Lab: Username enumeration via subtly different responses
This lab is subtly vulnerable to username enumeration and password brute-force attacks. It has an account with a predictable username and password, which can be found in the following wordlists:
To solve the lab, enumerate a valid username, brute-force this user's password, then access their account page.
With Burp running, submit an invalid username and password. Send the
POST /loginrequest to Burp Intruder and add a payload position to the
- On the Payloads tab, make sure that the Simple list payload type is selected and add the list of candidate usernames.
On the Options tab, under Grep - Extract, click Add. In the dialog that appears, scroll down through the response until you find the error message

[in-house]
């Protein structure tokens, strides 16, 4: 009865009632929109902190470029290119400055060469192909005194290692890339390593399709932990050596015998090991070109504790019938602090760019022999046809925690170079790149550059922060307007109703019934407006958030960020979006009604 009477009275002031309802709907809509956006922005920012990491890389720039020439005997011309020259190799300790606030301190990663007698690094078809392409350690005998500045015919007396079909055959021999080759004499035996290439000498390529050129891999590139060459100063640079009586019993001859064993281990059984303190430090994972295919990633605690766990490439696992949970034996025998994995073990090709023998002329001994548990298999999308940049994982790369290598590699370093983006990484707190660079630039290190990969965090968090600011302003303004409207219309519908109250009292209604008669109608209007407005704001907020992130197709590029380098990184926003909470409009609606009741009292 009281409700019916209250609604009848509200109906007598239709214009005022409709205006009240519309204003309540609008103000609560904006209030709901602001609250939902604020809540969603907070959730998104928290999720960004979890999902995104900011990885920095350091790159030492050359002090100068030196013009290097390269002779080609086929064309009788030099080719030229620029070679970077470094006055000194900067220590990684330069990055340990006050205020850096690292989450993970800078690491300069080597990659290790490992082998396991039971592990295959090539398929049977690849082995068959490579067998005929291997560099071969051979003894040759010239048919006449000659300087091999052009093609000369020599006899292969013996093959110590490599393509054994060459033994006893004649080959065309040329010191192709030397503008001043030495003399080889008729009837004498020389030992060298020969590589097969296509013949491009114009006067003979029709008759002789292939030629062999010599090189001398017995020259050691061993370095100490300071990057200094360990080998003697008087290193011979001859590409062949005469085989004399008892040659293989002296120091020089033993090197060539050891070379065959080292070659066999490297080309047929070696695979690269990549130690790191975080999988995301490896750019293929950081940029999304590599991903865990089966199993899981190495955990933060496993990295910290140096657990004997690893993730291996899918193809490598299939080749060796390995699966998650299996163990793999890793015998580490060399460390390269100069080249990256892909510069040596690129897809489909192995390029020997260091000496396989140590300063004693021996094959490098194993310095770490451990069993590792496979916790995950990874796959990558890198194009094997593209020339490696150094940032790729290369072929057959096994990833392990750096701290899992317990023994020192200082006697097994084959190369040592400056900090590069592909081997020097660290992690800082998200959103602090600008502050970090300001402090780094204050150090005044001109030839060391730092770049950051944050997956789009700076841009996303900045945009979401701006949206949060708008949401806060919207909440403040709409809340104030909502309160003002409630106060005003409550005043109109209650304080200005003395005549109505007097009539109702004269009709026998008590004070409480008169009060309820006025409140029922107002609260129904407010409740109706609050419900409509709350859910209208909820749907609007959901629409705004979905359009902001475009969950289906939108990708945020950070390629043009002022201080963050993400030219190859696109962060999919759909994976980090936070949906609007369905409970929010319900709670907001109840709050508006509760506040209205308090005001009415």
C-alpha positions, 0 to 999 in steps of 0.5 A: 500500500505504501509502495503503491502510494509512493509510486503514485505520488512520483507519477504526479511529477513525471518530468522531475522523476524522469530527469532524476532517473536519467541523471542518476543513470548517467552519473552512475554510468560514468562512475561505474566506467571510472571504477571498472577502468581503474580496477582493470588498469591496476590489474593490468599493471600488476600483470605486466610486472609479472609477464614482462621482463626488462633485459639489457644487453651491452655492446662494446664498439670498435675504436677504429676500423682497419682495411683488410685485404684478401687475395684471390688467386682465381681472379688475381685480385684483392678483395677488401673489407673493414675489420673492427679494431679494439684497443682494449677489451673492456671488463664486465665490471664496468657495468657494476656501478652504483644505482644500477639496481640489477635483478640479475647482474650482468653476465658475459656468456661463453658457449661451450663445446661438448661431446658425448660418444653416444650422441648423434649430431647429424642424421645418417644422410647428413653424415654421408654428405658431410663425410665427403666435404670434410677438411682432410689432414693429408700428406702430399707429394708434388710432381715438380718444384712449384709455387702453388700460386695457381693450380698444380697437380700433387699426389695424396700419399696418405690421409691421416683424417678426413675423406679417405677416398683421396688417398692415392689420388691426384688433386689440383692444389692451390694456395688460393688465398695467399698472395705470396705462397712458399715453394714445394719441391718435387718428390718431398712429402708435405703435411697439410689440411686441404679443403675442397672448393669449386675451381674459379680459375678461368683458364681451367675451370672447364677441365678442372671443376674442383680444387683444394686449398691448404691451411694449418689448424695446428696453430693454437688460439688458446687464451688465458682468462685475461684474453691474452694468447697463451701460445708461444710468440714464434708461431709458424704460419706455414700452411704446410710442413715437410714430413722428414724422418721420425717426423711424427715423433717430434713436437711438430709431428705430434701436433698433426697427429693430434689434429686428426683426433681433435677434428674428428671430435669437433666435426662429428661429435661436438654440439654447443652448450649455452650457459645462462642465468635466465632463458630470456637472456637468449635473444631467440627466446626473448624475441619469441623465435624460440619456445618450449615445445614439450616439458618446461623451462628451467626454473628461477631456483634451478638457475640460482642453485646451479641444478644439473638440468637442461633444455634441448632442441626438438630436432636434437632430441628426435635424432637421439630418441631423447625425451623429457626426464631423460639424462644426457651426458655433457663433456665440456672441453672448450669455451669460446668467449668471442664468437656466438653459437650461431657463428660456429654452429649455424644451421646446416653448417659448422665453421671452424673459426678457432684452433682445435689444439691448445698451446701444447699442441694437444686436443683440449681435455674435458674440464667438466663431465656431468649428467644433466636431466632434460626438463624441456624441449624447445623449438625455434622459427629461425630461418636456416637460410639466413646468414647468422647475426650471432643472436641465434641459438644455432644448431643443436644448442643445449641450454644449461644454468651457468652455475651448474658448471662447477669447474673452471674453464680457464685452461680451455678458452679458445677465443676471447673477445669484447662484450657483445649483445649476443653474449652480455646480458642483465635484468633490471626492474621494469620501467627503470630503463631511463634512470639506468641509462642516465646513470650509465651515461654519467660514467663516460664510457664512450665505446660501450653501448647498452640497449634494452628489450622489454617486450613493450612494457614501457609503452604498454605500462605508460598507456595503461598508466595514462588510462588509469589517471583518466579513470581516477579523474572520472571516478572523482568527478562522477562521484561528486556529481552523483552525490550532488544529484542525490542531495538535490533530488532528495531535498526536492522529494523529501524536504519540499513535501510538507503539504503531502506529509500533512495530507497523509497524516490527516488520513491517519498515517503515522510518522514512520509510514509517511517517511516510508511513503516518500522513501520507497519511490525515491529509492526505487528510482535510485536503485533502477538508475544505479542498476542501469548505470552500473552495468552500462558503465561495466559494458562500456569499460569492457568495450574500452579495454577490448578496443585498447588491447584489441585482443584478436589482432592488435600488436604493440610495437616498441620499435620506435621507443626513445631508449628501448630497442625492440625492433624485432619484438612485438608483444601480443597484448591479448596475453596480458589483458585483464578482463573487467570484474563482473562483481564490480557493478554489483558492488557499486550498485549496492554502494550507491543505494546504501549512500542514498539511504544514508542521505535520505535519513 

Invalid username or password.. Use the mouse to highlight the text content of the message. The other settings will be automatically adjusted. Click OK and then start the attack.
- When the attack is finished, notice that there is an additional column containing the error message you extracted. Sort the results using this column to notice that one of them is subtly different.
- Look closer at this response and notice that it contains a typo in the error message - instead of a full stop/period, there is a trailing space. Make a note of this username.
Close the attack and go back to the Positions tab. Insert the username you just identified and add a payload position to the
- On the Payloads tab, clear the list of usernames and replace it with the list of passwords. Start the attack.
When the attack is finished, notice that one of the requests received a
302response. Make a note of this password.
Log in using the username and password that you identified and access the user account page to solve the lab.
It's also possible to brute-force the login using a single cluster bomb attack. However, it's generally much more efficient to enumerate a valid username first if possible.